The last day of class that I sat in on, I prayed before going to class and asked God to guide me that day and show me what He would have me do. We watched part of the movie that day, Moria to be specific. Gandalf's line to Frodo hit me very, very hard. All you have to decide is what to do with the time that is given to you. What would I rather do? Sit in on a class with no foreseeable benefits and be miserable for two hours a day? Or spend two extra hours at home, helping my mother, playing with my dear, funny little brother who I hardly ever get to see, eating lunch normally, and getting to work on time?

I don't think the decision I made was a failure. Not this time, at least. I just have to remind myself of that.

And of course there is the regret that something I was looking forward to so very much ended up being nothing but more frustration and disillusionment. But that is the story of my entire college experience thus far: look forward to it, dream, and reach it and find out it's all dust and ashes crumbling in my hands. I feel absolutely no ill will to the teacher; I can't blame him for opinions. I would never blame anyone for that. And I will not mourn for one class that falls by the wayside. In the grand scheme of things, the most meaningful thing is that I'm consciously choosing the road that I believe is right.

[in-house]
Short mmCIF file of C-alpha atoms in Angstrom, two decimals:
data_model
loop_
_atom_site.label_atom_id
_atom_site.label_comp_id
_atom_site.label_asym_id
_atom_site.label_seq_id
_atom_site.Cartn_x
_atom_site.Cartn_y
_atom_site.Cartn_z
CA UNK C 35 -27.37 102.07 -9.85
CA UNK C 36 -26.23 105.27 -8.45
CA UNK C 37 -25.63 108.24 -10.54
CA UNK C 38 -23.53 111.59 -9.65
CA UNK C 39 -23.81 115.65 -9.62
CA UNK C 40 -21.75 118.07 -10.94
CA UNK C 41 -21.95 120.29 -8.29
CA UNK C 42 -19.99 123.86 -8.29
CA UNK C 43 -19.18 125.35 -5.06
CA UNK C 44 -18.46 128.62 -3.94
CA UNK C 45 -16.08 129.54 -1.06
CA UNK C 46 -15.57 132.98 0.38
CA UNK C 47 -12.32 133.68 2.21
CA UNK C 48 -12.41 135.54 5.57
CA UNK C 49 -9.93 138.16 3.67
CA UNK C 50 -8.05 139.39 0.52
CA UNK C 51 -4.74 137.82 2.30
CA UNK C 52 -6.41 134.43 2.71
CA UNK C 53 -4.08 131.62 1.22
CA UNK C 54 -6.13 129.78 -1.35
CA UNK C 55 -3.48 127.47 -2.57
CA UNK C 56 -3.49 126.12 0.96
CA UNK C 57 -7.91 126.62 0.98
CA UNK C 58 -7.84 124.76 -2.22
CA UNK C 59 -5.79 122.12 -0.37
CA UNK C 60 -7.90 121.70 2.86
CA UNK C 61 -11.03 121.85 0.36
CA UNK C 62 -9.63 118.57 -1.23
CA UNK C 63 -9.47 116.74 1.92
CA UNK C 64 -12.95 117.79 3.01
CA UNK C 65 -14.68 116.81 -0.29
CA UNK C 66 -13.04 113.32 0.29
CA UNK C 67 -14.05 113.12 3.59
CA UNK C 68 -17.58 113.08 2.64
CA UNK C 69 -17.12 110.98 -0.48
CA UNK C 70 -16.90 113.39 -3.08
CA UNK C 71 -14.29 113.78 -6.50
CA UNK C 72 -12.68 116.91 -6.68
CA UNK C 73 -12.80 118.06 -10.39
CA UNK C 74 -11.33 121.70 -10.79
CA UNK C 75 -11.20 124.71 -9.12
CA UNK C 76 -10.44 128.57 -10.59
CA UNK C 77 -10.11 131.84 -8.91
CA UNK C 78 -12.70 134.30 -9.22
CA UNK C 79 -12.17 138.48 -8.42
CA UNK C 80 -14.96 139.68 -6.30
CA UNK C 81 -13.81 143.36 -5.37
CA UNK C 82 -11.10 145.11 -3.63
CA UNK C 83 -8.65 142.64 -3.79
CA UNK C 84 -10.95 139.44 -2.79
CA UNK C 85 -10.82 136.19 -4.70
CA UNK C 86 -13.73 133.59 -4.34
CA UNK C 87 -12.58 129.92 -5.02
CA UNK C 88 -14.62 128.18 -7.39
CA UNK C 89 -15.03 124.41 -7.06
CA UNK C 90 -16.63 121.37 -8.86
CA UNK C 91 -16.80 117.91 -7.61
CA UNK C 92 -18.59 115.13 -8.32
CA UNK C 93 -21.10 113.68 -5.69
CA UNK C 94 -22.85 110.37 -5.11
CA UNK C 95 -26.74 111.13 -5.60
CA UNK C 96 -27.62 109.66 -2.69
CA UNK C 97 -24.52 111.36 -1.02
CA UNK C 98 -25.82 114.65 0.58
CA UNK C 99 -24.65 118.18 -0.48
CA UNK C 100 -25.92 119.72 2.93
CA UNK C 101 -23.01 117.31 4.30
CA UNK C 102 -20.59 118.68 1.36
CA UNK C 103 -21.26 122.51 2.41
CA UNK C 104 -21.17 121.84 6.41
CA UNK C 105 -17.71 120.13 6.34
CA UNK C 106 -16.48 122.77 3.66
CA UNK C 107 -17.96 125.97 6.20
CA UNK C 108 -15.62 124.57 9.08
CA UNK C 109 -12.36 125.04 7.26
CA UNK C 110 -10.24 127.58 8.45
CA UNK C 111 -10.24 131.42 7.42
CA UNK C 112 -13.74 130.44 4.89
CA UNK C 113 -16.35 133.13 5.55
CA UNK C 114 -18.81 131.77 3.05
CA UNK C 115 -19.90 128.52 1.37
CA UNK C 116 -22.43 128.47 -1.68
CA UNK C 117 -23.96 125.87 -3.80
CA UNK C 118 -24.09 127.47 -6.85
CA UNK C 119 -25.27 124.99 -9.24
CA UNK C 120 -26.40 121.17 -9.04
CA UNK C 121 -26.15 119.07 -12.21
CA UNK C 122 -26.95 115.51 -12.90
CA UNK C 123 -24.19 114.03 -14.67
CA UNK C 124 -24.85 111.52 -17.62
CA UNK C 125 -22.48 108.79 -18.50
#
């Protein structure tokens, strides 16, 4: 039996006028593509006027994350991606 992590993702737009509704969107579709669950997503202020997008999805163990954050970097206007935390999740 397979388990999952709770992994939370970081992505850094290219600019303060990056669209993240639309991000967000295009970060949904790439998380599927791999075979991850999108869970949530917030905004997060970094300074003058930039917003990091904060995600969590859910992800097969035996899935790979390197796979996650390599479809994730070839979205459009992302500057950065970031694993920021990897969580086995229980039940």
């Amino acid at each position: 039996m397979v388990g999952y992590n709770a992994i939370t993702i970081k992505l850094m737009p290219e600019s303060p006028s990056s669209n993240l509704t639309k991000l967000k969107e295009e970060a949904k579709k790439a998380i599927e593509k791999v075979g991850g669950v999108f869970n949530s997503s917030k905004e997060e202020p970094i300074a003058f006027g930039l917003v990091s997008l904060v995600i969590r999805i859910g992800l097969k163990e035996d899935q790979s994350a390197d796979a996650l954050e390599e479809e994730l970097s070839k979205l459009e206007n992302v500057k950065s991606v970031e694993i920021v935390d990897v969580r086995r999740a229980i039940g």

- Elraen -


Anonymous said...

Hi Raen, it's me, Angel. :) I know it's always frustrating to drop some sort of activity. I know the feeling- it makes me feel almost guilty. But you sounded so miserable, I'm glad you made that decision. And the LOTR movies rock no matter what they said. :P Love you, girl. *hugs*

Melda said...

Often, it's harder to see what's happening and accept it, even if you don't like it, than it is to pretend everything's okay. We WANT everything to be okay.

Kudos to you for knowing what's really important ;)

Linda B said...

You did the right thing. You can't let someone else steal your enjoyment of something that's such a big part of your life.

Liz said...

dropping a class is THE hardest thing to do, trust me i had to drop 2 of them this year and then i failed one and i finally realized God was telling me to get my butt out of the school i was in and do something else...

I believe you are NOT a failure and this just didn't work out, don't worry, God gives us passions for a reason and putting up with people destroying one of your passions day after day is demeaning to yourself, don't worry it will all work out in the end =)


♥ Liz